Defamation Bill 2006: Committee Stage (Resumed).

SECTION 43

I move amendment No. 44:

In page 30, between lines 4 and 5, to insert the following subsections:

"(2) Any such order made under this section shall be for a period not to exceed five years.

(3) After the expiry period for each order the Minister shall conduct a review which will be laid before the Houses of the Oireachtas, together with a copy of any new or renewal order.".

This section deals with the press council. The press council has been set up independently of the Houses of the Oireachtas, and it appears the legislation retrospectively will rubber-stamp it. I feel that is inappropriate. That is not an issue for the Minister because it happened during the lifetime of the last Government. However, I do not think that is the way we should establish something as important as a press council. An attempt has been made to make it look like it is independent, but it cannot be so, given the structure that has been put in place to establish it. That is regrettable. When the Bill is eventually finalised in the Houses of the Oireachtas, I encourage the Minister to advertise for bodies and personnel to make an application for recognition as the press council. A proper evaluation of those bodies should take place before the press council is put in situ.

As I read section 43, there is no time limit for the press council. Once it is put in place, it could continue ad infinitum. I do not think that is the most appropriate mechanism for us to establish a new press council. I was going to suggest that it should not be for a period longer than three years, but my amendment is for a period not to exceed five years. There should be a review and it will be particularly important at the early stages to monitor its effectiveness, impartiality and impact on the issue of defamation, as well as whether apologies are compliant with recommendations and the like. My amendment calls for this review at the end of the period of five years or less, and it should be laid before the Houses of the Oireachtas, together with a copy of any new or renewal order.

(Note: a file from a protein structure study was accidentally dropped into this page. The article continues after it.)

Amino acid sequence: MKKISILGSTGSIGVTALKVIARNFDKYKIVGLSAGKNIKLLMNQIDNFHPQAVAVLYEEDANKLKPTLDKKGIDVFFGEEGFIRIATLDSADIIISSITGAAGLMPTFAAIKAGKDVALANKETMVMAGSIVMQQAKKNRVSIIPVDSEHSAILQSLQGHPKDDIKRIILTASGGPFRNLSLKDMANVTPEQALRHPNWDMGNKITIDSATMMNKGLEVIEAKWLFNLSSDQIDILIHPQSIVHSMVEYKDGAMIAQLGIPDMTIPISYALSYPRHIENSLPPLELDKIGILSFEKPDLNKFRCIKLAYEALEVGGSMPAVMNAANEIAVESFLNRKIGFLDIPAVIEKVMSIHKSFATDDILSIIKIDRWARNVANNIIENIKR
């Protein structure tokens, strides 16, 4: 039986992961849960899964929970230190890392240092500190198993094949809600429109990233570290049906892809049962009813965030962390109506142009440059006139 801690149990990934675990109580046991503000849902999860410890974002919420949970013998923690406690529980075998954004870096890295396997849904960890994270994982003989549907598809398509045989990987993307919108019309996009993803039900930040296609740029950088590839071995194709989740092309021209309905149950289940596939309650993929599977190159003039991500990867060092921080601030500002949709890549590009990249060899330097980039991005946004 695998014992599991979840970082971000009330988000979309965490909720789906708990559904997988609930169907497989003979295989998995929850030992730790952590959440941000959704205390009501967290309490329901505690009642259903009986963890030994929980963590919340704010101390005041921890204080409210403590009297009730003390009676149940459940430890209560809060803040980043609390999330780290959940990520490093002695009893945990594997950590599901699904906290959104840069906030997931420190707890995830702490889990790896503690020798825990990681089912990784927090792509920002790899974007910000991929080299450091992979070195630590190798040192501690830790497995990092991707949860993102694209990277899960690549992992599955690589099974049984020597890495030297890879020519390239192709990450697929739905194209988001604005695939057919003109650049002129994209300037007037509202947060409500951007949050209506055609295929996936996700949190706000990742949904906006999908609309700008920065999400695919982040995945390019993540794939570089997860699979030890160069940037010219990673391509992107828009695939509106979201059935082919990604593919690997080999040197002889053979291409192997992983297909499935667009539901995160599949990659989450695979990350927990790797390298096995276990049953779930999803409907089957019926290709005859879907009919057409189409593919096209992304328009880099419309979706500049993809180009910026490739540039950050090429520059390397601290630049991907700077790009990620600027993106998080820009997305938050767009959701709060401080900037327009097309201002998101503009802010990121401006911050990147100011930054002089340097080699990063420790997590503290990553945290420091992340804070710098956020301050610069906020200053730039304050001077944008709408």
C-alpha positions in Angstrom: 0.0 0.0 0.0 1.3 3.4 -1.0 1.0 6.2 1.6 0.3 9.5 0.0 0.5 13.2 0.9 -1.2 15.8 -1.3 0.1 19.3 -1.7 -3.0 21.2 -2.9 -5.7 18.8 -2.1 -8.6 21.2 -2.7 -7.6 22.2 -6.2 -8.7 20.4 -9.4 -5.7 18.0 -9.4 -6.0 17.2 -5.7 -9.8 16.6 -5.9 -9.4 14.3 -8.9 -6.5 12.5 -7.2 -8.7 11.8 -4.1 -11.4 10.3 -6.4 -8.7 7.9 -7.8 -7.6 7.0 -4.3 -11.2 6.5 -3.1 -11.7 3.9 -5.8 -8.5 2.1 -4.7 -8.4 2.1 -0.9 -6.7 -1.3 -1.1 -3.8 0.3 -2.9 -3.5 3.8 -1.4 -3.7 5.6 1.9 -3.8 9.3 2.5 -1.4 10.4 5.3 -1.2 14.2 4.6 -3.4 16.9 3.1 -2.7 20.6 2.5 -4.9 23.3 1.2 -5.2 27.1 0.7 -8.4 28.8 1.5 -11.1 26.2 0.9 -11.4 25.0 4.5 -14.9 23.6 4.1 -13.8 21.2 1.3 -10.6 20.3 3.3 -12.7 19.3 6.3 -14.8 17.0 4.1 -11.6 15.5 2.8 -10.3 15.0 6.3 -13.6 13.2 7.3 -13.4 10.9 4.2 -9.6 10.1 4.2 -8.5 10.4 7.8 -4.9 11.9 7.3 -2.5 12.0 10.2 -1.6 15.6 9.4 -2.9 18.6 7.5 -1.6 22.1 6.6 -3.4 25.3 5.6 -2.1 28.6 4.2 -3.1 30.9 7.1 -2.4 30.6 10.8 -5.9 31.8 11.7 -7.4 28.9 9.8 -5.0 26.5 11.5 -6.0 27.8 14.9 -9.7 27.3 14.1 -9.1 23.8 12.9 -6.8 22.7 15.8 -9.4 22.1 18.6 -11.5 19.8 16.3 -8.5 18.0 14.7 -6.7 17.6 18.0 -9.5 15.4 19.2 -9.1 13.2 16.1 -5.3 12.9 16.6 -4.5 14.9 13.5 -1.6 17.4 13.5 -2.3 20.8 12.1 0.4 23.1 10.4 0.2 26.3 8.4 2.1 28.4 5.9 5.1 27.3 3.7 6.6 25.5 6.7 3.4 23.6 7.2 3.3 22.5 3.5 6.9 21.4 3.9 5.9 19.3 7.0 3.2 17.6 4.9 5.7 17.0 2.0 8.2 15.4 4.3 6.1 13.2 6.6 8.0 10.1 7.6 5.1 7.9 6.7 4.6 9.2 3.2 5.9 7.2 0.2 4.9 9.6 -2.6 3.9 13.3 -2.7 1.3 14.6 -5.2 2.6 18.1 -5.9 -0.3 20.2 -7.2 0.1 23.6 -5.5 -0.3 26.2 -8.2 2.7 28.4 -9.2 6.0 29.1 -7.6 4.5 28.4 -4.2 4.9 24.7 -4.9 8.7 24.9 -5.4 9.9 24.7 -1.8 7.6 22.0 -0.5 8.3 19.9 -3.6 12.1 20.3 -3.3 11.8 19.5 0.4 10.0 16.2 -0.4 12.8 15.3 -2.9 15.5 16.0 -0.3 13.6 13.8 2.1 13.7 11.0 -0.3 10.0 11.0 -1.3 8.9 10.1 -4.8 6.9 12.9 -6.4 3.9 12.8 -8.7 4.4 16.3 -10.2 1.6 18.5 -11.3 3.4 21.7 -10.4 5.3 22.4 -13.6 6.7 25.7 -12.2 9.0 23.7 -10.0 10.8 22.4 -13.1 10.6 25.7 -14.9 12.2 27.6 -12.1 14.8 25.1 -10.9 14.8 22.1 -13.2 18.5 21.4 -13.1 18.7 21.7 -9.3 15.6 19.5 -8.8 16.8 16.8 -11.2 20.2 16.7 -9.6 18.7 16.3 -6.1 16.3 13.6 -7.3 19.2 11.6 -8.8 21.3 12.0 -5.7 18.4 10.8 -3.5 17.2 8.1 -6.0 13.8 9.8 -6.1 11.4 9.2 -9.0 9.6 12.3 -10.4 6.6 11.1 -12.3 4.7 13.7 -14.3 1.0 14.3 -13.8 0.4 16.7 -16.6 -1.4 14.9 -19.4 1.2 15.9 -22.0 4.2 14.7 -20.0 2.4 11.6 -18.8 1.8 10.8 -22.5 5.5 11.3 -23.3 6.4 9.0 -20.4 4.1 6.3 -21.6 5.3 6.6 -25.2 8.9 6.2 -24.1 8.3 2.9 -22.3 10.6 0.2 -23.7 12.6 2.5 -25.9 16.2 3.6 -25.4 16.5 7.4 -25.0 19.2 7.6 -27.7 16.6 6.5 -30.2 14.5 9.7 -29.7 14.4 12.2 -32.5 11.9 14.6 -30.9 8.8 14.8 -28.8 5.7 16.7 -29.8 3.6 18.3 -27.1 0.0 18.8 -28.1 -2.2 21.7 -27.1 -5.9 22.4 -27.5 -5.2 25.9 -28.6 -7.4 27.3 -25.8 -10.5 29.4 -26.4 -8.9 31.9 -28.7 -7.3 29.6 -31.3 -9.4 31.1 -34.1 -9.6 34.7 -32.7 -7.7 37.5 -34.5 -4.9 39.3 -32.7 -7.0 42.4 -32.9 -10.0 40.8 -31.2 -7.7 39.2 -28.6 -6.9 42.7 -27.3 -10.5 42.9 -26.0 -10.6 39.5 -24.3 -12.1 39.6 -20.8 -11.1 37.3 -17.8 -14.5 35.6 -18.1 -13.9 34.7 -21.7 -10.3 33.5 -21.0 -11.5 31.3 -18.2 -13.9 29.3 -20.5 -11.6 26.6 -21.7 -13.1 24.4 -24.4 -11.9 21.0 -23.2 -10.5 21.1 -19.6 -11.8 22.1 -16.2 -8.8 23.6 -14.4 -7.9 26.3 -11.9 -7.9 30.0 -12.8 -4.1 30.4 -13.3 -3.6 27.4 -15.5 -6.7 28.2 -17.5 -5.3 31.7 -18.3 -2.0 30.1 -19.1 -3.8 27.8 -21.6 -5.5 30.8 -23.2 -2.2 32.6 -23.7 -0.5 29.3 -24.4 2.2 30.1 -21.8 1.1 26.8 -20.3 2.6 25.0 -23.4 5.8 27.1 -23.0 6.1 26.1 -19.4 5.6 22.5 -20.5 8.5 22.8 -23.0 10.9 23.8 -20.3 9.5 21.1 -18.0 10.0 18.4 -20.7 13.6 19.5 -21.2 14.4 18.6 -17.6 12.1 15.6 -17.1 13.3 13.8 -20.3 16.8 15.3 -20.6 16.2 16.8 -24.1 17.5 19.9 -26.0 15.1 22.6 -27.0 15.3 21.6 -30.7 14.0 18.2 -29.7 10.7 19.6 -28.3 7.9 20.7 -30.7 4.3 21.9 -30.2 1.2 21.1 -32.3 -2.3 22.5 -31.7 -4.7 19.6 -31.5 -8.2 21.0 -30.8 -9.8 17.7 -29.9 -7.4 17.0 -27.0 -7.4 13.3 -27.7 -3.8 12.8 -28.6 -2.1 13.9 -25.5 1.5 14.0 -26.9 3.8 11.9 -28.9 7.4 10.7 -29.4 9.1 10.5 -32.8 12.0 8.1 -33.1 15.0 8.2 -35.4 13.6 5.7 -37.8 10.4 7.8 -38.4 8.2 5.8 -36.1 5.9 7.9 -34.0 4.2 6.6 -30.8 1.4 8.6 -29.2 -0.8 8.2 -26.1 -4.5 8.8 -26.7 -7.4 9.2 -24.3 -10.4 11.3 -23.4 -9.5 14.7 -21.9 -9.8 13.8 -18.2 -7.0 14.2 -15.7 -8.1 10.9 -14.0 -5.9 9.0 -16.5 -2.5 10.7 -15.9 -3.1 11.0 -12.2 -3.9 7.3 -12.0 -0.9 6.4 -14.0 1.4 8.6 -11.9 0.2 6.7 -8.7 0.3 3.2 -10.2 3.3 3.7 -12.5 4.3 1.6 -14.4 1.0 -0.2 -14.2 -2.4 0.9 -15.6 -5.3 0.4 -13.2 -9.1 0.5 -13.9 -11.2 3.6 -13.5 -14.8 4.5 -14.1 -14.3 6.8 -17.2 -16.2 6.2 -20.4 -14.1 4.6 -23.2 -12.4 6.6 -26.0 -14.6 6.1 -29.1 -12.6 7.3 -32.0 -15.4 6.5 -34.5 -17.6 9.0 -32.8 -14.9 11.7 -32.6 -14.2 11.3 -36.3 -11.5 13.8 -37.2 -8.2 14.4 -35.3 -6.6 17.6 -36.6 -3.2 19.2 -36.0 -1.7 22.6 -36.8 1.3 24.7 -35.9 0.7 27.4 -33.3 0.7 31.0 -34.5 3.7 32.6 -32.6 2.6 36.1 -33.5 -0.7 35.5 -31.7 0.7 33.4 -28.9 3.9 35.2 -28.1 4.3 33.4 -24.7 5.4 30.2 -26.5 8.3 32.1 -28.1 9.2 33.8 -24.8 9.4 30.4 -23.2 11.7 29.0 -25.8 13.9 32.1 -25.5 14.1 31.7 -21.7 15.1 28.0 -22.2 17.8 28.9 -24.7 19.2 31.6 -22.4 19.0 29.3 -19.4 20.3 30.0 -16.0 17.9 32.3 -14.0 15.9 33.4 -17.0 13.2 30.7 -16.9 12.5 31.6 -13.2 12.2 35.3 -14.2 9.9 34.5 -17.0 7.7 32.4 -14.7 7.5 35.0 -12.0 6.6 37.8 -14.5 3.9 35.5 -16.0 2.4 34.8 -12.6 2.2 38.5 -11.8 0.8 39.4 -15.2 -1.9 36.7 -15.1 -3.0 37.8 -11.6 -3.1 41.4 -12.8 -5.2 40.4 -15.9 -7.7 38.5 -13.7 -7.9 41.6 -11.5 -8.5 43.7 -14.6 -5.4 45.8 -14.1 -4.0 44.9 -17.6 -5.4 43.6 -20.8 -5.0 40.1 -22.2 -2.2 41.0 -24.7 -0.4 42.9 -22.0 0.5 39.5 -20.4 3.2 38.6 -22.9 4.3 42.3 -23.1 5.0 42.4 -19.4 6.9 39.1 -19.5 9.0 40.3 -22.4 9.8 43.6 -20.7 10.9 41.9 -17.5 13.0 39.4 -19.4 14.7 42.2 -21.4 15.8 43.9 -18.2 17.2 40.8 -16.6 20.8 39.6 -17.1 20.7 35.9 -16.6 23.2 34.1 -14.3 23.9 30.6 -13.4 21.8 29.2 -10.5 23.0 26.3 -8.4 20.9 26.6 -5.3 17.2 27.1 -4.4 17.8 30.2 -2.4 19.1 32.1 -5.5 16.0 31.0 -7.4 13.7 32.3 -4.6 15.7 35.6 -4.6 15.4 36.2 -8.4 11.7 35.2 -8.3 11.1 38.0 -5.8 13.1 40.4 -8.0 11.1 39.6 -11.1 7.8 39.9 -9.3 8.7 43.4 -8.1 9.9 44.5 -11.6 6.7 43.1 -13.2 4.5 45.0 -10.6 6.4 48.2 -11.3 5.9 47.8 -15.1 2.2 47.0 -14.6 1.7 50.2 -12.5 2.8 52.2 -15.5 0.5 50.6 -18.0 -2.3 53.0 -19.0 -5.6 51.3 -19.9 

The press has a very powerful influence and if we do not have something like this in law, it would be much easier to take the option of not carrying out the review and having an argument with the body that represents itself as the press council. If the normal procedures applied and there was an independent process of assessing what would be defined as the press council, there would be periodic reviews, as happens in all Government regulations to set up bodies. I hope this amendment will be an improvement to the section.

I am inclined to disagree with Senator Walsh on this aspect, but we might get clarification from the Minister on the progress in setting up the structures within the press council. The press has called for defamation reform over many years and we have got there now. I would welcome the establishment of the council. We are in a quandary when it comes to its independence, but the whole area of self-regulation is under threat in many walks of life and it will be interesting to see the manner in which the press council has been structured. For those of us who have dealt with the press, we must accept that there are some very good guys out there. Hopefully, the council will prove its own independence by its actions, and this is where I differ from my colleague to some extent.